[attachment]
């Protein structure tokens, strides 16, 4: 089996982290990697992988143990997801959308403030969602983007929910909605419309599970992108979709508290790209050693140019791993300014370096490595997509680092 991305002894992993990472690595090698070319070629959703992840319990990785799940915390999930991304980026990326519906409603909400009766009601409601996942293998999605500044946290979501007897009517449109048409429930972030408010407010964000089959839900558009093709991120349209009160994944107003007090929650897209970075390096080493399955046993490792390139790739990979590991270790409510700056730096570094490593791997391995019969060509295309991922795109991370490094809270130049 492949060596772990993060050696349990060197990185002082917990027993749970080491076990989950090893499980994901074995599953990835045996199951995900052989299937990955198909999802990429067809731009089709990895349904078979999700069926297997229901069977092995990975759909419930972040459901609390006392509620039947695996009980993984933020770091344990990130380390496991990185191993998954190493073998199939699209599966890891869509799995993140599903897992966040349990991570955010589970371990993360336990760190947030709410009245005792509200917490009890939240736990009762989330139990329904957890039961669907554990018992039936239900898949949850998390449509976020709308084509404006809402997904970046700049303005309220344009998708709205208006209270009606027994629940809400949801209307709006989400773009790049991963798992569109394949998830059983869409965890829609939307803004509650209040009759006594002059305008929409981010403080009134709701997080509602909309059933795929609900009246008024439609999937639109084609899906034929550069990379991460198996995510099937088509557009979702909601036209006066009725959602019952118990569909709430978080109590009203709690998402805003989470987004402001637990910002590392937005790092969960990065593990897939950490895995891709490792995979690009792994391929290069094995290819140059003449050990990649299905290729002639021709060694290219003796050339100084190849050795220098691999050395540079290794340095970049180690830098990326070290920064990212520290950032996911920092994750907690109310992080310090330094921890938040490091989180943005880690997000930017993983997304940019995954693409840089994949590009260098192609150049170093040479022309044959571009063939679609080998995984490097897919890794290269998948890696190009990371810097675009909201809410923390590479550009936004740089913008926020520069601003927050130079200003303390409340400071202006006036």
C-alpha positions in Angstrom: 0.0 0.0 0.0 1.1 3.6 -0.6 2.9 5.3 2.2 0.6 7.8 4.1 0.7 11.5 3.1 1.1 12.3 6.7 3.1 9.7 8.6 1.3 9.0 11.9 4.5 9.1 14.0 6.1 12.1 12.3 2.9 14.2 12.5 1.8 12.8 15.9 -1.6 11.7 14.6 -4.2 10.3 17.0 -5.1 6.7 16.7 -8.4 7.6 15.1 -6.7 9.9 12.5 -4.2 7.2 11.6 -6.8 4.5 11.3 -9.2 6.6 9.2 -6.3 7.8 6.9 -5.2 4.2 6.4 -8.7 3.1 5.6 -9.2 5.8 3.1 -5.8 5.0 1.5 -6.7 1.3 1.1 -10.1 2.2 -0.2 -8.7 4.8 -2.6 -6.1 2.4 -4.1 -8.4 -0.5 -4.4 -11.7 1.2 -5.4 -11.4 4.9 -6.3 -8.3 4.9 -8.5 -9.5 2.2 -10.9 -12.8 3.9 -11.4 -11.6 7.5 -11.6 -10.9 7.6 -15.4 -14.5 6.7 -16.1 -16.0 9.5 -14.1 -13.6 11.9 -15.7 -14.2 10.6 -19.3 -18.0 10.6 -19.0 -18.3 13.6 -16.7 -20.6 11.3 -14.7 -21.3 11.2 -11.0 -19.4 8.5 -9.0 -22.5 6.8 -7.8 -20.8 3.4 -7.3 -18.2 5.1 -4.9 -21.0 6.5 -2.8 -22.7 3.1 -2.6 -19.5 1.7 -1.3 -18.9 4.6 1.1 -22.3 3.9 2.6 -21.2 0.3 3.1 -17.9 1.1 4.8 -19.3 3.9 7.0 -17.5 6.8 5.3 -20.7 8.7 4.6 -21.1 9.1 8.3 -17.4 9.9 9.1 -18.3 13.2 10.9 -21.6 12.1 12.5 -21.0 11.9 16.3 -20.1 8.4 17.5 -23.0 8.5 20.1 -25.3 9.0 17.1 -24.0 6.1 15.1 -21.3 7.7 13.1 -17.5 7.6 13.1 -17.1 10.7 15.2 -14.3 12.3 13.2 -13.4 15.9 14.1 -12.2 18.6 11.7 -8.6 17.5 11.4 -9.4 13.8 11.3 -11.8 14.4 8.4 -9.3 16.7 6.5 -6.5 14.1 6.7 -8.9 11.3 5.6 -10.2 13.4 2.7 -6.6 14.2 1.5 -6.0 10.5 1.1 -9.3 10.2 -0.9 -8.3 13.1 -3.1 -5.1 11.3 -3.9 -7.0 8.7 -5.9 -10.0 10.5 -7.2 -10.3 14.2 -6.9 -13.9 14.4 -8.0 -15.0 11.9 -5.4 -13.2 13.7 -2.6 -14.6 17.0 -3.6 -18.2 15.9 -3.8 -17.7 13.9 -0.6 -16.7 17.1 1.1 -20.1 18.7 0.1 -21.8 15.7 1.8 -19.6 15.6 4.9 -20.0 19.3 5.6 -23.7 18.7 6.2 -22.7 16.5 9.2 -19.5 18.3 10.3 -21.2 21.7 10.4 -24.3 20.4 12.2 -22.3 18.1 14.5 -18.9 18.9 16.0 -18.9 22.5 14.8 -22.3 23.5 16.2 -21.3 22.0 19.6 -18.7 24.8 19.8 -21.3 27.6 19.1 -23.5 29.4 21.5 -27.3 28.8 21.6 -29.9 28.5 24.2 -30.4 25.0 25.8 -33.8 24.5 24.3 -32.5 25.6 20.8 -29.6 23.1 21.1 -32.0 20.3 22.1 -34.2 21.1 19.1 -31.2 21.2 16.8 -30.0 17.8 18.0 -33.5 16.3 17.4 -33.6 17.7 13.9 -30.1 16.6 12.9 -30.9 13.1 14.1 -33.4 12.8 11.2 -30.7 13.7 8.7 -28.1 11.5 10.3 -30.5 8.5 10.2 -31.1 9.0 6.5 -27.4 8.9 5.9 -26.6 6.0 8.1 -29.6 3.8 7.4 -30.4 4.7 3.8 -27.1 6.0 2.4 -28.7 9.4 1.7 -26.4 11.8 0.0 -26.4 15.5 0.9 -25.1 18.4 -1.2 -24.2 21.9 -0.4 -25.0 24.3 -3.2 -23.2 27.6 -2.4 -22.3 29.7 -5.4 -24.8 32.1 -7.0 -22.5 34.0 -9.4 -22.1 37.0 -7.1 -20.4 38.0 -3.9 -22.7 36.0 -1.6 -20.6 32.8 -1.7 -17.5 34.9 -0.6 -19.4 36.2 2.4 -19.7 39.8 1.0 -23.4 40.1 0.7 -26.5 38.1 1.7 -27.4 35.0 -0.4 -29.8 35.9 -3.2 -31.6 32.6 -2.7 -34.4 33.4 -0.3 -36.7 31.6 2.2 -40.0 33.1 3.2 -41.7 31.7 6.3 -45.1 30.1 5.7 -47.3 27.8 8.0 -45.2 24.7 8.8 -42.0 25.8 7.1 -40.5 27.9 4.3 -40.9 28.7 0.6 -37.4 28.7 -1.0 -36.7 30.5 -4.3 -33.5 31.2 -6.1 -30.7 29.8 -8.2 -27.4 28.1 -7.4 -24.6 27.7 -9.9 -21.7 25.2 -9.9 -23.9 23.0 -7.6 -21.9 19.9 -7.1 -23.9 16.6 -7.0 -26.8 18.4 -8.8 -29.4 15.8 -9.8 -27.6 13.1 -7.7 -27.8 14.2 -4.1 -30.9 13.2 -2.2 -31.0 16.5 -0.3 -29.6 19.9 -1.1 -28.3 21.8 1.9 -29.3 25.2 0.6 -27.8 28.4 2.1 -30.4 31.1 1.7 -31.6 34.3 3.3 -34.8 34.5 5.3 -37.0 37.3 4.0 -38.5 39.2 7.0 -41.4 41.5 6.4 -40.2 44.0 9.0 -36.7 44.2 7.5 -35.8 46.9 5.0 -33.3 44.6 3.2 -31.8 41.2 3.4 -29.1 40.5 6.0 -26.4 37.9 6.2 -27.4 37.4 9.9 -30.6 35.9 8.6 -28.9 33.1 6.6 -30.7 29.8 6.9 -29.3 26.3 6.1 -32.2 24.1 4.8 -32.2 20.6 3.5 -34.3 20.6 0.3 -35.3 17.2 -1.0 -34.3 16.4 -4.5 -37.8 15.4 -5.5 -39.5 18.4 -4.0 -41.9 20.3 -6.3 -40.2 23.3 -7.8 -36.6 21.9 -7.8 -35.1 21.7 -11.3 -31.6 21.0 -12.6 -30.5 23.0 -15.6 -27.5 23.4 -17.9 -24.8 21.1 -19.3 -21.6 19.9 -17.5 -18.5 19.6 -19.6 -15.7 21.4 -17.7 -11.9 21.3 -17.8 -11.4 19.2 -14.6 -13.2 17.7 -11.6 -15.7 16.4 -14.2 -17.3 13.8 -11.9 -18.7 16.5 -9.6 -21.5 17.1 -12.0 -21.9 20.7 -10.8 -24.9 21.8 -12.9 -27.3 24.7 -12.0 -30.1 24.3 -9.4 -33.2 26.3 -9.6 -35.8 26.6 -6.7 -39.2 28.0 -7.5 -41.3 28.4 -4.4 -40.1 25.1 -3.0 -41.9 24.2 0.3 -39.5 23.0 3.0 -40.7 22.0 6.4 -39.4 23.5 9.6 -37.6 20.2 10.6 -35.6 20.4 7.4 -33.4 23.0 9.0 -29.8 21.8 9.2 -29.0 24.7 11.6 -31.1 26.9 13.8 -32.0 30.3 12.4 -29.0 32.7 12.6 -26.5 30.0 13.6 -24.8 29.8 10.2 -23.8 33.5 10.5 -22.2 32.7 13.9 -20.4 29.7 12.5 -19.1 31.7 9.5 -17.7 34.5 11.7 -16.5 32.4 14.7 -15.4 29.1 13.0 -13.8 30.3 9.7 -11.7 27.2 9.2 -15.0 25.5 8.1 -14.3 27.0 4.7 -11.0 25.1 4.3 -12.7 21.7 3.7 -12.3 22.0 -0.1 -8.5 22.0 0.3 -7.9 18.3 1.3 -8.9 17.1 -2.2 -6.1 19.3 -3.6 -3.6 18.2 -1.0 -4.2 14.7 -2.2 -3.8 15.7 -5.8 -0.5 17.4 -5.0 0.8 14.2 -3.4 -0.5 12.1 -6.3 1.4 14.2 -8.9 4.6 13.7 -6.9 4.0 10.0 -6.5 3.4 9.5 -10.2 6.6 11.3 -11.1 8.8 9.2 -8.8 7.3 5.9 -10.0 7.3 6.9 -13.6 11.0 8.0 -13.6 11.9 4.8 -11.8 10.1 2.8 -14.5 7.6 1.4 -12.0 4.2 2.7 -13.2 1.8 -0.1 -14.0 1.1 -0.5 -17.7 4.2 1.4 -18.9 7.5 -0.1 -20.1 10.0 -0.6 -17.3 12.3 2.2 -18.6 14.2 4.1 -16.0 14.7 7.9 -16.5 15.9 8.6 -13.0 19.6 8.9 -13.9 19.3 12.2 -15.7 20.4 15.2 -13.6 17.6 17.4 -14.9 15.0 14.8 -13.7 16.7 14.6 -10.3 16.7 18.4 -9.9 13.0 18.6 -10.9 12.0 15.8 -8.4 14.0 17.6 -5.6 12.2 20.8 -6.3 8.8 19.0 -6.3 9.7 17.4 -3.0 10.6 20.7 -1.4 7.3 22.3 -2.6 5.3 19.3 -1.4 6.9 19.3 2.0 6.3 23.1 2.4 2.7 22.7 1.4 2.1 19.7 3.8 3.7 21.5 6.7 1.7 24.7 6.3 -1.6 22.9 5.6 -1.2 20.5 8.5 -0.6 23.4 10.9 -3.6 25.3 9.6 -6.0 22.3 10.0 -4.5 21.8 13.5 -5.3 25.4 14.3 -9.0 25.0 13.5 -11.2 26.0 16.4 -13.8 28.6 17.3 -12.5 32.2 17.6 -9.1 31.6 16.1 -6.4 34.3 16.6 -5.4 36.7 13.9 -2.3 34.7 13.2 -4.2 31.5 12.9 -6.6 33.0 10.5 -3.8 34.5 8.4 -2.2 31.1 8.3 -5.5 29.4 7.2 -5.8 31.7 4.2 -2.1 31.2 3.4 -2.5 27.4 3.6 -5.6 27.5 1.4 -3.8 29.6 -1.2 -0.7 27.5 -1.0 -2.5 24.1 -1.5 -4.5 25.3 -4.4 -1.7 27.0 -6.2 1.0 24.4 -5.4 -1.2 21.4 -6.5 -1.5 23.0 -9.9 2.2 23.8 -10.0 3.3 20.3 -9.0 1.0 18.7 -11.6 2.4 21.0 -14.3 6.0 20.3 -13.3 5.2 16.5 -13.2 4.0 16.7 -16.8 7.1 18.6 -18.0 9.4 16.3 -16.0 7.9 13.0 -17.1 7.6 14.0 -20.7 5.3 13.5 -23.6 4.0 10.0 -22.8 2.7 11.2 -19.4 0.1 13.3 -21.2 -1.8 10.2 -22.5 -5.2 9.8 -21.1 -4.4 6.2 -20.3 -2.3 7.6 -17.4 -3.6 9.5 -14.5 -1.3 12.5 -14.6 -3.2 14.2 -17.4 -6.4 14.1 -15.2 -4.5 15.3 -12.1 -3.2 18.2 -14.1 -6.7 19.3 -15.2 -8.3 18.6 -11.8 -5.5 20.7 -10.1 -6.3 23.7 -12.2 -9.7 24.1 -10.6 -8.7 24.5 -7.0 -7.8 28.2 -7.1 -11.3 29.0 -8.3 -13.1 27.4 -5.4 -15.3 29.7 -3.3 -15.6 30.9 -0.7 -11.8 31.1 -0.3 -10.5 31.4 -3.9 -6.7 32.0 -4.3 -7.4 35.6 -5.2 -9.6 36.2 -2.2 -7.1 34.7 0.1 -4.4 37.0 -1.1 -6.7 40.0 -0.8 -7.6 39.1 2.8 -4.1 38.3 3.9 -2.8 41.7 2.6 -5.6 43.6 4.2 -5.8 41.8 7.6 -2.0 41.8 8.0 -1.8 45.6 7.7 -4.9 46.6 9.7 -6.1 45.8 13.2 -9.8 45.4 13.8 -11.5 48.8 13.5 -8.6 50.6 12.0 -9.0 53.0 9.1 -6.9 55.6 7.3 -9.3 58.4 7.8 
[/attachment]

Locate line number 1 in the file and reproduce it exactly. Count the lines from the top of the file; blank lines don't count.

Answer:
């Protein structure tokens, strides 16, 4: 089996982290990697992988143990997801959308403030969602983007929910909605419309599970992108979709508290790209050693140019791993300014370096490595997509680092 991305002894992993990472690595090698070319070629959703992840319990990785799940915390999930991304980026990326519906409603909400009766009601409601996942293998999605500044946290979501007897009517449109048409429930972030408010407010964000089959839900558009093709991120349209009160994944107003007090929650897209970075390096080493399955046993490792390139790739990979590991270790409510700056730096570094490593791997391995019969060509295309991922795109991370490094809270130049 492949060596772990993060050696349990060197990185002082917990027993749970080491076990989950090893499980994901074995599953990835045996199951995900052989299937990955198909999802990429067809731009089709990895349904078979999700069926297997229901069977092995990975759909419930972040459901609390006392509620039947695996009980993984933020770091344990990130380390496991990185191993998954190493073998199939699209599966890891869509799995993140599903897992966040349990991570955010589970371990993360336990760190947030709410009245005792509200917490009890939240736990009762989330139990329904957890039961669907554990018992039936239900898949949850998390449509976020709308084509404006809402997904970046700049303005309220344009998708709205208006209270009606027994629940809400949801209307709006989400773009790049991963798992569109394949998830059983869409965890829609939307803004509650209040009759006594002059305008929409981010403080009134709701997080509602909309059933795929609900009246008024439609999937639109084609899906034929550069990379991460198996995510099937088509557009979702909601036209006066009725959602019952118990569909709430978080109590009203709690998402805003989470987004402001637990910002590392937005790092969960990065593990897939950490895995891709490792995979690009792994391929290069094995290819140059003449050990990649299905290729002639021709060694290219003796050339100084190849050795220098691999050395540079290794340095970049180690830098990326070290920064990212520290950032996911920092994750907690109310992080310090330094921890938040490091989180943005880690997000930017993983997304940019995954693409840089994949590009260098192609150049170093040479022309044959571009063939679609080998995984490097897919890794290269998948890696190009990371810097675009909201809410923390590479550009936004740089913008926020520069601003927050130079200003303390409340400071202006006036």